Blood and Treasure: Money and Military Force in Irregular Warfare
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CitationCooper, Walter Raymond. 2012. Blood and Treasure: Money and Military Force in Irregular Warfare. Doctoral dissertation, Harvard University.
AbstractAmong the most important choices made by groups fighting a civil war -- governments and rebels alike -- is how to allocate available military and pecuniary resources across the contested areas of a conflict-ridden territory. Combatants use military force to coerce and money to persuade and co-opt. A vast body of literature in political science and security studies examines how and where combatants in civil wars apply violence. Scholars, however, have devoted less attention to combatants' use of material inducements to attain their objectives. This dissertation proposes a logic that guides combatants' use of material benefits alongside military force in pursuit of valuable support from communities in the midst of civil war. Focused on the interaction between the military and the local population, the theory envisions a bargaining process between a commander and a community whose support he seeks. The outcome of the bargaining process is a fiscal strategy defined by the extent to which material benefits are distributed diffusely or targeted narrowly. That outcome follows from key characteristics of the community in question that include its sociopolitical solidarity (or fragmentation) and its economic resilience (or vulnerability). I evaluate the theory of fiscal strategies through a series of case studies from the Philippine-American War of 1899-1902. As a further test of external validity, I consider the theory's applicability to key events from the wars in Iraq and Afghanistan.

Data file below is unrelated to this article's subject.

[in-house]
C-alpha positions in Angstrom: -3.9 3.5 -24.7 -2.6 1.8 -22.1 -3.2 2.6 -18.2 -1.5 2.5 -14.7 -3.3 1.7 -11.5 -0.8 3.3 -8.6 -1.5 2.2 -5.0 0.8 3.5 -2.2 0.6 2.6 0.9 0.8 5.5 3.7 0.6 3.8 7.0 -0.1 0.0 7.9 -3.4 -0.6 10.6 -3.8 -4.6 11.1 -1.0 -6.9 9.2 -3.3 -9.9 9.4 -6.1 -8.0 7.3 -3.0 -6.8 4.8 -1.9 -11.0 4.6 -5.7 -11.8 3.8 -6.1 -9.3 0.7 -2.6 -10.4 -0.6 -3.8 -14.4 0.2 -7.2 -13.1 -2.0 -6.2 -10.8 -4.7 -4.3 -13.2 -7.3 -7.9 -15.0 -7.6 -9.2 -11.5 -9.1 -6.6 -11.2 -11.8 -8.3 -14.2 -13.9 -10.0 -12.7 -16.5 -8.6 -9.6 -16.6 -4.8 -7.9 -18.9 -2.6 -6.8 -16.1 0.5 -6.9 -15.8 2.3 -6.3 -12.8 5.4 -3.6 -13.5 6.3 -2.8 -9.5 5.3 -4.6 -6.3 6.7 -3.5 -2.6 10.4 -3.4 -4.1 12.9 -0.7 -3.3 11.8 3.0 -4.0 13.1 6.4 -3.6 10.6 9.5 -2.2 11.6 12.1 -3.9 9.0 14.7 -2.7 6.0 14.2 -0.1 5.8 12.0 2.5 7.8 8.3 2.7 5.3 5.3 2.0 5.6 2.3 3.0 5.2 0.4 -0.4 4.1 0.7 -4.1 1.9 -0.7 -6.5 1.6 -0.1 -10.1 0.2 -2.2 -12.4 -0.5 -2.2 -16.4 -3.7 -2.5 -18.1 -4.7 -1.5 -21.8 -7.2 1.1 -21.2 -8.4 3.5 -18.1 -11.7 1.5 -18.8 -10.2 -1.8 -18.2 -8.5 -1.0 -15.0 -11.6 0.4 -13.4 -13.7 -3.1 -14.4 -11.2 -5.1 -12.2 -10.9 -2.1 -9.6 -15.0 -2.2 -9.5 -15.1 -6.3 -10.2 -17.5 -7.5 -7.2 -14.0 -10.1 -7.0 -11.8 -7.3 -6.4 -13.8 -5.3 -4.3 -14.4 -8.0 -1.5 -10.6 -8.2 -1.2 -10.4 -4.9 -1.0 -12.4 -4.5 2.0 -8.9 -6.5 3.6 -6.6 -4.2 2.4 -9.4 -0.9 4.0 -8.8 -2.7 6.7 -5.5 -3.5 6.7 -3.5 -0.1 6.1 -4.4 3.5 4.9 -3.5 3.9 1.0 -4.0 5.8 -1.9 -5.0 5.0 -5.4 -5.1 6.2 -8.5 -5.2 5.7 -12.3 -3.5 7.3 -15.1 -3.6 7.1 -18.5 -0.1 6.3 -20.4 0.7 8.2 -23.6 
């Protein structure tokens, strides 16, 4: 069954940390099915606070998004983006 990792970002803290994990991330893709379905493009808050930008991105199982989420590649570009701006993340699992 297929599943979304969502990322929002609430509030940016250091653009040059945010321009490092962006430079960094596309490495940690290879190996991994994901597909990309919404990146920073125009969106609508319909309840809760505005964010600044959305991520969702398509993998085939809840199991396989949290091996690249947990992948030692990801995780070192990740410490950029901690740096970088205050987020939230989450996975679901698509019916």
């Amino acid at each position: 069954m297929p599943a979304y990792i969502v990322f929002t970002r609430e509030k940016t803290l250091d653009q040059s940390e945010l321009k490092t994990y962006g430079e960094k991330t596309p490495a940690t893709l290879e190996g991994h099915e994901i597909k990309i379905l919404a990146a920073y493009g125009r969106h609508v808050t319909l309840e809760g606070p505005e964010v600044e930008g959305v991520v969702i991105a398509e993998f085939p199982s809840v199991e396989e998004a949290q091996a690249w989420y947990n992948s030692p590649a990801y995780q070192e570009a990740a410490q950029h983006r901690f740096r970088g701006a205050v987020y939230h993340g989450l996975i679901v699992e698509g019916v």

Citable link to this pagehttp://nrs.harvard.edu/urn-3:HUL.InstRepos:10417537
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